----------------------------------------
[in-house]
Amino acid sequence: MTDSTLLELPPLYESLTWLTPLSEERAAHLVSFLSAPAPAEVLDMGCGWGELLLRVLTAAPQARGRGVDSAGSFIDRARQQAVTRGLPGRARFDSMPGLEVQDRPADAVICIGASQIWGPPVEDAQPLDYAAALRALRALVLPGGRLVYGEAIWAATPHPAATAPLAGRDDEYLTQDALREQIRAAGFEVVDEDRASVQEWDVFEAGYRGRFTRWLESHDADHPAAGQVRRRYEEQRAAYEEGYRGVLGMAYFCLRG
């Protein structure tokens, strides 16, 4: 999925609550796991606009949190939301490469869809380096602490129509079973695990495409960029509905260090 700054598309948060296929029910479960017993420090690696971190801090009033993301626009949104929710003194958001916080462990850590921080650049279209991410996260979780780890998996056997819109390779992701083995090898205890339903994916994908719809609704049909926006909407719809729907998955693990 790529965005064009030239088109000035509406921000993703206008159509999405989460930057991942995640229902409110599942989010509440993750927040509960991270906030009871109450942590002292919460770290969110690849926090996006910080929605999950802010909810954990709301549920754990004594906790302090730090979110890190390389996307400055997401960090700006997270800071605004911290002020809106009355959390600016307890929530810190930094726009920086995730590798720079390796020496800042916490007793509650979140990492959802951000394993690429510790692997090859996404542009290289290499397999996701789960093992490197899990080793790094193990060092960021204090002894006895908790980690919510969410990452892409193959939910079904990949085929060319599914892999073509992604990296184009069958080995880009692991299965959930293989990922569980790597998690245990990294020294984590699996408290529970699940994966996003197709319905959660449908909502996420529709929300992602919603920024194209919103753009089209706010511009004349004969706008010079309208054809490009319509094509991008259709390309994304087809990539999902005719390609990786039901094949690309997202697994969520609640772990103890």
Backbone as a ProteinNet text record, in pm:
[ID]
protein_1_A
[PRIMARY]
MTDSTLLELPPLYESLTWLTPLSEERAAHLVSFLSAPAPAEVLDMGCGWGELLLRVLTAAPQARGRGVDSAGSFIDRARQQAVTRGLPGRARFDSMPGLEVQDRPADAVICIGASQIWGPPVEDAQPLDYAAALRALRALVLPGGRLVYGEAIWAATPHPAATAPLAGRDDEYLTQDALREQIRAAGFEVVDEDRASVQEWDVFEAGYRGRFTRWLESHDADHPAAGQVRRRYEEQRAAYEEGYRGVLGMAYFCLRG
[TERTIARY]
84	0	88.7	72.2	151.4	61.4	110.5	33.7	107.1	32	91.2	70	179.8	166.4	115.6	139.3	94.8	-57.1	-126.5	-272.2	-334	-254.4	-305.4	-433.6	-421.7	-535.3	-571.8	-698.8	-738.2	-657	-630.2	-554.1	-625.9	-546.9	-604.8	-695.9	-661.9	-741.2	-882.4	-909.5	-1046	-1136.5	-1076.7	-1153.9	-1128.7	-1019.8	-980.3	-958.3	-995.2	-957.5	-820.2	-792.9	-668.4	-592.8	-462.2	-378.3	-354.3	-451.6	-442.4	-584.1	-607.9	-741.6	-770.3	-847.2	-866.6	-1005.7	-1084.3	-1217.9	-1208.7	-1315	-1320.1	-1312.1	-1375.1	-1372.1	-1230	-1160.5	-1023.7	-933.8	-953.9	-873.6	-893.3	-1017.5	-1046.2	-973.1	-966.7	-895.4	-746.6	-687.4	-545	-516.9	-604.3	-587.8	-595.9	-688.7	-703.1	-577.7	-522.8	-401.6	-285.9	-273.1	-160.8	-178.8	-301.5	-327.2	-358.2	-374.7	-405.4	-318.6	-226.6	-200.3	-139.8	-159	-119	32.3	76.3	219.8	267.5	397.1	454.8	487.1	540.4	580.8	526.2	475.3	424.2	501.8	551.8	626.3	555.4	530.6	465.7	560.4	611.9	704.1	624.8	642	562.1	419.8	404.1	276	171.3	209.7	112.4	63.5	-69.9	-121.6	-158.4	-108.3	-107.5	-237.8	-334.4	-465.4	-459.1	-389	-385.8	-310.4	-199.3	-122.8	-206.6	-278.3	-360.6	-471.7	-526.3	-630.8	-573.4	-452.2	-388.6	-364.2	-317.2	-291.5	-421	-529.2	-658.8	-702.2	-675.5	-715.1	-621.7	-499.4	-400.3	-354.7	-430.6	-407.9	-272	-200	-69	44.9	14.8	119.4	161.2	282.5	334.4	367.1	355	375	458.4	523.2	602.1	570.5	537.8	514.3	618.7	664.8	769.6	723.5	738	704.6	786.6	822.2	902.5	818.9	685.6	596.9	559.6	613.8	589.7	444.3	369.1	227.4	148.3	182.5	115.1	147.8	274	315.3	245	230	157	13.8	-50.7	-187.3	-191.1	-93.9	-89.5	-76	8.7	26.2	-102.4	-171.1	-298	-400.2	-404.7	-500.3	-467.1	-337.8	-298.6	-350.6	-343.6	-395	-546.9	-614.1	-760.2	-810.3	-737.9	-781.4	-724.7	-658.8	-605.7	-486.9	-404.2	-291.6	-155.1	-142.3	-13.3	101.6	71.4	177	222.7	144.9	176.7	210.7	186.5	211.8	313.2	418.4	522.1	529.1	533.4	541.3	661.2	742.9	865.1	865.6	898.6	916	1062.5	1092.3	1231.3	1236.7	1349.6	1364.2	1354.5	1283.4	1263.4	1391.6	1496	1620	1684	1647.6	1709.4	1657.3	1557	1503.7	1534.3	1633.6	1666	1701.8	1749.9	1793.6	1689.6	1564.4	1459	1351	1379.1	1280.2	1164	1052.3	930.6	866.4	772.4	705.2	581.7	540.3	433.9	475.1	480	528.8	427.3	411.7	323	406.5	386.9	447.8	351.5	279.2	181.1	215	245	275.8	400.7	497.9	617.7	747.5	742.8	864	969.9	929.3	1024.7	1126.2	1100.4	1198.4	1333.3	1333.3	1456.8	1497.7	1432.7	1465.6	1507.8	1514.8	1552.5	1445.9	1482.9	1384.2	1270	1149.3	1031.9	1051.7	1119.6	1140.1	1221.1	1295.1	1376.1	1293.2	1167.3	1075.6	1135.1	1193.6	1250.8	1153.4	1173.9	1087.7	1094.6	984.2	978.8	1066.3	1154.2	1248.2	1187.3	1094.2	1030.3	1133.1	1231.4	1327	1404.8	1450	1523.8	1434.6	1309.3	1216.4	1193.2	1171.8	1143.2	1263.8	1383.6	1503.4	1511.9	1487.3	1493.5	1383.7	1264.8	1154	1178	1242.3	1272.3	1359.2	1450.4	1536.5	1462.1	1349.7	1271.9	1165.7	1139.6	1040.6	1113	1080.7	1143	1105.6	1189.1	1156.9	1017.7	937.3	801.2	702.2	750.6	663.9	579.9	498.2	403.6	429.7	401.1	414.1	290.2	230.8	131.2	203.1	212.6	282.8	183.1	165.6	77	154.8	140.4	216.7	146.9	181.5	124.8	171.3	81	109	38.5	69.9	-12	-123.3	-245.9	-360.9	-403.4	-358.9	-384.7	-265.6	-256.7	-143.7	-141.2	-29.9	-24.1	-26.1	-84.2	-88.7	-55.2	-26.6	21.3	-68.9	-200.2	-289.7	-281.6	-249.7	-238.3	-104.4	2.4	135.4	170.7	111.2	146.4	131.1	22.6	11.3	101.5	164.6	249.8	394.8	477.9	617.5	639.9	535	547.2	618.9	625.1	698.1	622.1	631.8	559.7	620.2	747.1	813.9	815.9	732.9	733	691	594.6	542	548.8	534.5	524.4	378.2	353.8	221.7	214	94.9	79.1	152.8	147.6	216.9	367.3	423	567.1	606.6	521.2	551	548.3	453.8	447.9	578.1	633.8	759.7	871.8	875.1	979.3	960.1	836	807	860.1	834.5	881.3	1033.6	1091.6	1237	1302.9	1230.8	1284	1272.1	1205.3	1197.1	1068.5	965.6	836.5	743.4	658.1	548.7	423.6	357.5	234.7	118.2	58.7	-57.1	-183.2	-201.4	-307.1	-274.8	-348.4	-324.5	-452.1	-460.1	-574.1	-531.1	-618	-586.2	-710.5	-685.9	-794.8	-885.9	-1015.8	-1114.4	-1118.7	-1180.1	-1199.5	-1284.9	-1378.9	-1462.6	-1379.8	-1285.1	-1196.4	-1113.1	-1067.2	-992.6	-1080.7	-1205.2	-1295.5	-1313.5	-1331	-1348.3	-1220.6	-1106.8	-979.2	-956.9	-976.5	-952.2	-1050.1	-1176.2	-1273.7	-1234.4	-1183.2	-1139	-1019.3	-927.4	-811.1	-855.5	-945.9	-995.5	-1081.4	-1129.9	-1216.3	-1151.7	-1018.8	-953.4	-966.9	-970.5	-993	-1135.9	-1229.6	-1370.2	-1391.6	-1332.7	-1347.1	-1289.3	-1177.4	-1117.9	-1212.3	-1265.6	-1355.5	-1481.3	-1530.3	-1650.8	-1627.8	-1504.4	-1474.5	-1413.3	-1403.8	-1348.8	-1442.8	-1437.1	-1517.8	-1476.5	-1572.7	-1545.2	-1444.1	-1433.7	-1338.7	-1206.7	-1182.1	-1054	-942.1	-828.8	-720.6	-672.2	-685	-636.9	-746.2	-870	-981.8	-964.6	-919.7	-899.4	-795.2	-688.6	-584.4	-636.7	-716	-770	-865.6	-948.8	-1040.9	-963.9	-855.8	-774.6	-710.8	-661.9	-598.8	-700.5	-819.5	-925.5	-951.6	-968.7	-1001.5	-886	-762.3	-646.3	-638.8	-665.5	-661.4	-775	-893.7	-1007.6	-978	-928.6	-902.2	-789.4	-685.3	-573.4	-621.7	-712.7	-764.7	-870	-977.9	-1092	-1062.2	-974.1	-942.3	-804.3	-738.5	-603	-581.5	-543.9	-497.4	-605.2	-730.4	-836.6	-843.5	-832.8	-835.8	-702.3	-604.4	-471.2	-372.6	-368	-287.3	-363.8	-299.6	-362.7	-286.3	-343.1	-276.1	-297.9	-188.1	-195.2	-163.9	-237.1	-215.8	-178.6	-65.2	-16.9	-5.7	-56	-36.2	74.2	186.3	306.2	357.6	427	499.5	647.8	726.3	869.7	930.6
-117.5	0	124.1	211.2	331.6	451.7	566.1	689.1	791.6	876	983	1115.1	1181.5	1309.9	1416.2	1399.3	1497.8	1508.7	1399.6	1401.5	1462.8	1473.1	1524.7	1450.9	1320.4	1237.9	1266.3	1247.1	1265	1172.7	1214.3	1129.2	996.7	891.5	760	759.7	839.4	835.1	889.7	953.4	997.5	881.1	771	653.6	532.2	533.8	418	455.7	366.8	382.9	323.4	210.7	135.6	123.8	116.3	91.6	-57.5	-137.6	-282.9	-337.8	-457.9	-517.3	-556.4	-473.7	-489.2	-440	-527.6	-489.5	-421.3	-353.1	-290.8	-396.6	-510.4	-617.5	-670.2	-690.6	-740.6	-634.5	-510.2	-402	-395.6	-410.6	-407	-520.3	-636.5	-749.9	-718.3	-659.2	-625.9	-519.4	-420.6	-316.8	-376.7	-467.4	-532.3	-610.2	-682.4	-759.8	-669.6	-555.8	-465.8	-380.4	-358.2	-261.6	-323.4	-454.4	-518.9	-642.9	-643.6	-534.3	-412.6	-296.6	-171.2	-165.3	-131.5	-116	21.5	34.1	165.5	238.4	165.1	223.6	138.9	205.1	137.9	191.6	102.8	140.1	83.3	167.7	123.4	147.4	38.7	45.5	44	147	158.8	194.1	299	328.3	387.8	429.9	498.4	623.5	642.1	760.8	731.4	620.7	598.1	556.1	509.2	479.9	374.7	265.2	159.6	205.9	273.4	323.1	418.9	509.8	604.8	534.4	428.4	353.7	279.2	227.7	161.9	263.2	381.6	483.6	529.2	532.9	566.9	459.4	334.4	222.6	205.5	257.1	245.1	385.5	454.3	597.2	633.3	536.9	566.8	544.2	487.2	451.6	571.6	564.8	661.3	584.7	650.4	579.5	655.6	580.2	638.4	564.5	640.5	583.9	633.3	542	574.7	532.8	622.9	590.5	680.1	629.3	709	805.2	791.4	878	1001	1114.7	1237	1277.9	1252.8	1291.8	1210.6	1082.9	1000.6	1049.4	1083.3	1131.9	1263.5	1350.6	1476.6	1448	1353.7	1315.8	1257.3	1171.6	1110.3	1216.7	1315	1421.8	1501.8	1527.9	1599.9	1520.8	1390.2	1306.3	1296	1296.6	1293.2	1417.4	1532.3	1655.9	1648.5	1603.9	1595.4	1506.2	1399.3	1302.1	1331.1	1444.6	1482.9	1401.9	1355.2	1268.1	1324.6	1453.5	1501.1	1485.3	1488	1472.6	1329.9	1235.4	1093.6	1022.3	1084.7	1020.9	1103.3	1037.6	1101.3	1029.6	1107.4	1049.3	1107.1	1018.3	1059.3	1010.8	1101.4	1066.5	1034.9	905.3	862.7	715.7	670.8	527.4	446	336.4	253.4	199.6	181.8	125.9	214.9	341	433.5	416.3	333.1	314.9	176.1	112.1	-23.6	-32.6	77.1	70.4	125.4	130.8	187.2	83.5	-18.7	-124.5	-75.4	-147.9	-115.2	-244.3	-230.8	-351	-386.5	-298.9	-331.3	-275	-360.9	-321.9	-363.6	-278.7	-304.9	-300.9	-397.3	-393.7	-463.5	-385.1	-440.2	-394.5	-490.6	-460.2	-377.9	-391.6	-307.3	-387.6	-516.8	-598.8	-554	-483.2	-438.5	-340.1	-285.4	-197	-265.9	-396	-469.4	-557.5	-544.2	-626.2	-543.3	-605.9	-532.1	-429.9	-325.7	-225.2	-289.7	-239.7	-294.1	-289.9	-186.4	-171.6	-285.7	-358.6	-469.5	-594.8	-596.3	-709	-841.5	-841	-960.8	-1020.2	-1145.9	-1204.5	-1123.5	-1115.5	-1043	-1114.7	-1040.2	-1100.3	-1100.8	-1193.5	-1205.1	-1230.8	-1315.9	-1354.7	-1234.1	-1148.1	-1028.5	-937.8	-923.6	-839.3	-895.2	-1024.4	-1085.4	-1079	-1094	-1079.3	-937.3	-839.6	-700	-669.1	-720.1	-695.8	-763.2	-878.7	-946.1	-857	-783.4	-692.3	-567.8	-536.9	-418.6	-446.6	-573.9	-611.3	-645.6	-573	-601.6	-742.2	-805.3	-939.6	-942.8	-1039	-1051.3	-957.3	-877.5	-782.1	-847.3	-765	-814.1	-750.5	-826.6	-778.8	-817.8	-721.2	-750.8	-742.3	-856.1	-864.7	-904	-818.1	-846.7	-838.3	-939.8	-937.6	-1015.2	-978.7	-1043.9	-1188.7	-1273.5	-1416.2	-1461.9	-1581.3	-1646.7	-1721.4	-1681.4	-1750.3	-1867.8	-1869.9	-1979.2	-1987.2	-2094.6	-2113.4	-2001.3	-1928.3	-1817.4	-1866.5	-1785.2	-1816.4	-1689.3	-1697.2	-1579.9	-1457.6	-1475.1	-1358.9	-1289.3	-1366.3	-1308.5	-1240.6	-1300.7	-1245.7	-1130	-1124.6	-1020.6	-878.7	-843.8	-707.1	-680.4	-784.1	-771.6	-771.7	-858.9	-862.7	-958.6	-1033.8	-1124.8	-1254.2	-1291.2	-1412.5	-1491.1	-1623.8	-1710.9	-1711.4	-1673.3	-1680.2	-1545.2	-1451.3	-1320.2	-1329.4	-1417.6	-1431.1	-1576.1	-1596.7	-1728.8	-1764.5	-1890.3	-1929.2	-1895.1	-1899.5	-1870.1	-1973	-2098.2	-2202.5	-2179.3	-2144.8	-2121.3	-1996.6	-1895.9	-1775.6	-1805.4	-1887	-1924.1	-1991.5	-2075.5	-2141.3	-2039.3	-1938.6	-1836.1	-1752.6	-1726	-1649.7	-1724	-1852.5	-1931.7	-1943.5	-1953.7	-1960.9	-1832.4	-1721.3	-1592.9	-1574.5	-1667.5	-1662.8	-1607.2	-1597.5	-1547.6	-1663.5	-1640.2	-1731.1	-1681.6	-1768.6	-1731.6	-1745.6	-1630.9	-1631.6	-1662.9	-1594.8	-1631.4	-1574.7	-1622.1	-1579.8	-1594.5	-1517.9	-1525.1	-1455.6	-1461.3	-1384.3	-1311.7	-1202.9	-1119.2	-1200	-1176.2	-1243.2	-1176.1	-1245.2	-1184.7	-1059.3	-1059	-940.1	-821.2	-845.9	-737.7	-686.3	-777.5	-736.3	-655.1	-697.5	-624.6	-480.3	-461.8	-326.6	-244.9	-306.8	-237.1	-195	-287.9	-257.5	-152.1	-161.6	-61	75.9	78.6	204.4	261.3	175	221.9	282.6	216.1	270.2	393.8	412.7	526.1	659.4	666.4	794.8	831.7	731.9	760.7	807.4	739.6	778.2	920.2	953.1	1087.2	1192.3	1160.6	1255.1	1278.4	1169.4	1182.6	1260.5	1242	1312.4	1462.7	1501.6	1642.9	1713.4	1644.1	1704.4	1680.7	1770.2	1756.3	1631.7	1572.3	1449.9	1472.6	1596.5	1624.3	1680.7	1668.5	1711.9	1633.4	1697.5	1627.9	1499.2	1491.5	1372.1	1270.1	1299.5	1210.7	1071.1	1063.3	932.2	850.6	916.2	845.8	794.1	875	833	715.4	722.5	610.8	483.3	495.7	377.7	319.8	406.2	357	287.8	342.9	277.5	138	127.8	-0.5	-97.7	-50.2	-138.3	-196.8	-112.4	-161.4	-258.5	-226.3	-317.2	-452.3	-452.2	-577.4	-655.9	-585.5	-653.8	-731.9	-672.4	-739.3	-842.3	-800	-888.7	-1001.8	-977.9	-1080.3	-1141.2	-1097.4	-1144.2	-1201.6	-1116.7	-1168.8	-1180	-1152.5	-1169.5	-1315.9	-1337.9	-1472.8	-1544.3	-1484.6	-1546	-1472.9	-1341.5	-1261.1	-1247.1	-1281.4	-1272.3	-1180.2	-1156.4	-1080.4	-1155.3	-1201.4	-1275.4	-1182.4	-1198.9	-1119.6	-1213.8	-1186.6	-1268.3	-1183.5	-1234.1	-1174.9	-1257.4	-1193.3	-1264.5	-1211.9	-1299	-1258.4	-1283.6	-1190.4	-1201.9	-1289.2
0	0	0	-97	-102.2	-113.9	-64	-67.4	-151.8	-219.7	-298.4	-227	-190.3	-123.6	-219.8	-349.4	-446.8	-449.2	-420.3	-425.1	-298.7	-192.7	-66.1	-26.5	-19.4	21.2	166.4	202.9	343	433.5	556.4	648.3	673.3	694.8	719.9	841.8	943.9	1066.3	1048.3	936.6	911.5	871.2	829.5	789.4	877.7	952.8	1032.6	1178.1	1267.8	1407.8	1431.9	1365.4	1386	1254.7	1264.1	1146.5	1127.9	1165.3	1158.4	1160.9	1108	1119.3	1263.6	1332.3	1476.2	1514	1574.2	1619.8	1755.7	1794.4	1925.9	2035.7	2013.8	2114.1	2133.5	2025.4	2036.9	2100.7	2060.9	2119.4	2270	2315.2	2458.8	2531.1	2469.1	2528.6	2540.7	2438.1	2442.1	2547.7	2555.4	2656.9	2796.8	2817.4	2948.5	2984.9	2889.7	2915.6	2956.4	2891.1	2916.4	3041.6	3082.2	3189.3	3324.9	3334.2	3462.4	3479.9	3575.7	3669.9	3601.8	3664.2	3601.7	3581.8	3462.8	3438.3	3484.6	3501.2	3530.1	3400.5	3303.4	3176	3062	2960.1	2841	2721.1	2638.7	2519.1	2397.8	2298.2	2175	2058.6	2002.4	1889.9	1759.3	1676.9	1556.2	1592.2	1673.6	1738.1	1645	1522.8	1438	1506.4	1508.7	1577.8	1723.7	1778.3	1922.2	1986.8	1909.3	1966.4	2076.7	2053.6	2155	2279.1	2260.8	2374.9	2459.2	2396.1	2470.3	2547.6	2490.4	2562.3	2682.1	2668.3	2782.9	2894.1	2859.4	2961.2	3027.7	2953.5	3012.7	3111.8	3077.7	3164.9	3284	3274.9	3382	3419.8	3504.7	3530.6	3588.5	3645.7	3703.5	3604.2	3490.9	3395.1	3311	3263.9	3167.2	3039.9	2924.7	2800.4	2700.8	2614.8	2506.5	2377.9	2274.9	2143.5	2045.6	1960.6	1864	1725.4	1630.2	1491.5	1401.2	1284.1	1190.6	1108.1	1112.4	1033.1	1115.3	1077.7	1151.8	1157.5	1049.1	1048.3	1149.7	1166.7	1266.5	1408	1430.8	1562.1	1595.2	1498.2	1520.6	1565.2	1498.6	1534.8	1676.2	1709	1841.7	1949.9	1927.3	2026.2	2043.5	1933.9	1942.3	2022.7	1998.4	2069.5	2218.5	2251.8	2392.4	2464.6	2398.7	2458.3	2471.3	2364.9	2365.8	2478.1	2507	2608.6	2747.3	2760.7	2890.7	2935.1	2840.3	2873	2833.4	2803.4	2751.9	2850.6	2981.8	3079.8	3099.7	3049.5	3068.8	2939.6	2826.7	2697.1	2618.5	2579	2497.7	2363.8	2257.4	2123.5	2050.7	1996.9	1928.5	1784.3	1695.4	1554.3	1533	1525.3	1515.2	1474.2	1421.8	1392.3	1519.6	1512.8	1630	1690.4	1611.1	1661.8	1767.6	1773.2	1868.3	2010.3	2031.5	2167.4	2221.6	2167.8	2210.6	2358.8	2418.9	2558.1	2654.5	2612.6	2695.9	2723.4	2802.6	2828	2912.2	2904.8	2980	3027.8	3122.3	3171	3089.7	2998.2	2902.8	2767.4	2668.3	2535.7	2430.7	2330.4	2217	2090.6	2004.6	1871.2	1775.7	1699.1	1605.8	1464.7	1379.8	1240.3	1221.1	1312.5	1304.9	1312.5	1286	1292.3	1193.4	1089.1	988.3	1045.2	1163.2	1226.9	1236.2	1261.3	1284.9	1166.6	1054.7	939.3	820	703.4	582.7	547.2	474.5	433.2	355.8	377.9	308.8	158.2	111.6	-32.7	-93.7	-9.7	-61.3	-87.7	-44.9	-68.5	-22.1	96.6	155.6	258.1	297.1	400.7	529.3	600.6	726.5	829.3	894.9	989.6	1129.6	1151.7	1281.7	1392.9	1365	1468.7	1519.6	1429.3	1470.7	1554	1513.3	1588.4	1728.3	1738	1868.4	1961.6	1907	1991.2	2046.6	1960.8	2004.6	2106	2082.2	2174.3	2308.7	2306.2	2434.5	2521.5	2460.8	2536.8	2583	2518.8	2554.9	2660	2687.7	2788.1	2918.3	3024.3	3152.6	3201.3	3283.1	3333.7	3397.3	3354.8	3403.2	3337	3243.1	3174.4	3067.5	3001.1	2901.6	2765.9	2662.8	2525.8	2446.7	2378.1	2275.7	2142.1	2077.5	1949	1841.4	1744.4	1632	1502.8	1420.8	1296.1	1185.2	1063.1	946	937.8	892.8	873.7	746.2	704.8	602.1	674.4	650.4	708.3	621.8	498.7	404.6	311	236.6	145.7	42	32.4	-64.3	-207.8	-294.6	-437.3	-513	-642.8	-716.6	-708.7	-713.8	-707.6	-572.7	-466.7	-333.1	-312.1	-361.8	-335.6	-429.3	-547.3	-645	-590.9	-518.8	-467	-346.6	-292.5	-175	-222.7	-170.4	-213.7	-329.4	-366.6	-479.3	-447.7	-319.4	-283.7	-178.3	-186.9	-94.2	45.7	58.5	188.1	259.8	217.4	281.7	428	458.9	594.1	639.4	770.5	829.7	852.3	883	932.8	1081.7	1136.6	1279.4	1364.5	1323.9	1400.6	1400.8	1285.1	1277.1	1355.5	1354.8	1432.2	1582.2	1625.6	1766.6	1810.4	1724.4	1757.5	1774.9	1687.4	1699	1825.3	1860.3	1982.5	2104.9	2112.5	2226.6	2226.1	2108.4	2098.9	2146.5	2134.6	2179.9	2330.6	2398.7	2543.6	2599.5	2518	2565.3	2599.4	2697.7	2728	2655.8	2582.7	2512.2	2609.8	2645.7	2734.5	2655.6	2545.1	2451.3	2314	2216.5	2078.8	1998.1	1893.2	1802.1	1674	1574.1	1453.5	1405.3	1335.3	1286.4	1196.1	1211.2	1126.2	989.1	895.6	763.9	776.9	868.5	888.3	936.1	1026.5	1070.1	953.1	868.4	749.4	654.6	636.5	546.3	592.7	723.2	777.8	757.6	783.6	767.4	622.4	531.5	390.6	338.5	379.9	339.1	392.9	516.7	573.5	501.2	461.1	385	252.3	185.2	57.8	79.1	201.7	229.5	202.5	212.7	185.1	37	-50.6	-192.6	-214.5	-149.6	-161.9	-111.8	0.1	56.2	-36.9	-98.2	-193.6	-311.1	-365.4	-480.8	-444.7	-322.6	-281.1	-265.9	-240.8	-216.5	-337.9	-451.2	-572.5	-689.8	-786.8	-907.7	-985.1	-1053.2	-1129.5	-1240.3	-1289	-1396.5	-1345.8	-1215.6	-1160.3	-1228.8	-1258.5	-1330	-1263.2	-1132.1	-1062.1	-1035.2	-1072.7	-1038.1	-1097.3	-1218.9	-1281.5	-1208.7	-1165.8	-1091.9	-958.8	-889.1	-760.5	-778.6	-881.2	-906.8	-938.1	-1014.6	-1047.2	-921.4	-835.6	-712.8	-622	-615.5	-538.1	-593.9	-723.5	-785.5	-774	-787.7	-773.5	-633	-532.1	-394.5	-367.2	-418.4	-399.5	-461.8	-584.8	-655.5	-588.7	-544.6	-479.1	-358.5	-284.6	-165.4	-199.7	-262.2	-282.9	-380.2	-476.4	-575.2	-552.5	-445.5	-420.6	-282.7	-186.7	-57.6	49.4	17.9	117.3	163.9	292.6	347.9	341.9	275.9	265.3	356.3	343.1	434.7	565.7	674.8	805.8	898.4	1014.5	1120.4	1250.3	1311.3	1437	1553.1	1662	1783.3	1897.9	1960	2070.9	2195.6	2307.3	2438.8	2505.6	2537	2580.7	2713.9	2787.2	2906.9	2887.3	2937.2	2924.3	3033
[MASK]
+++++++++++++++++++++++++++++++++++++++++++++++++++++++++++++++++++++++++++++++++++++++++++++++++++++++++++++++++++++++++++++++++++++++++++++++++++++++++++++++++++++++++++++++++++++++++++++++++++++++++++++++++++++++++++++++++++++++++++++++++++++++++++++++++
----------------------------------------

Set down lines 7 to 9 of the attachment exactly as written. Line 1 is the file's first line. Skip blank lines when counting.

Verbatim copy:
[PRIMARY]
MTDSTLLELPPLYESLTWLTPLSEERAAHLVSFLSAPAPAEVLDMGCGWGELLLRVLTAAPQARGRGVDSAGSFIDRARQQAVTRGLPGRARFDSMPGLEVQDRPADAVICIGASQIWGPPVEDAQPLDYAAALRALRALVLPGGRLVYGEAIWAATPHPAATAPLAGRDDEYLTQDALREQIRAAGFEVVDEDRASVQEWDVFEAGYRGRFTRWLESHDADHPAAGQVRRRYEEQRAAYEEGYRGVLGMAYFCLRG
[TERTIARY]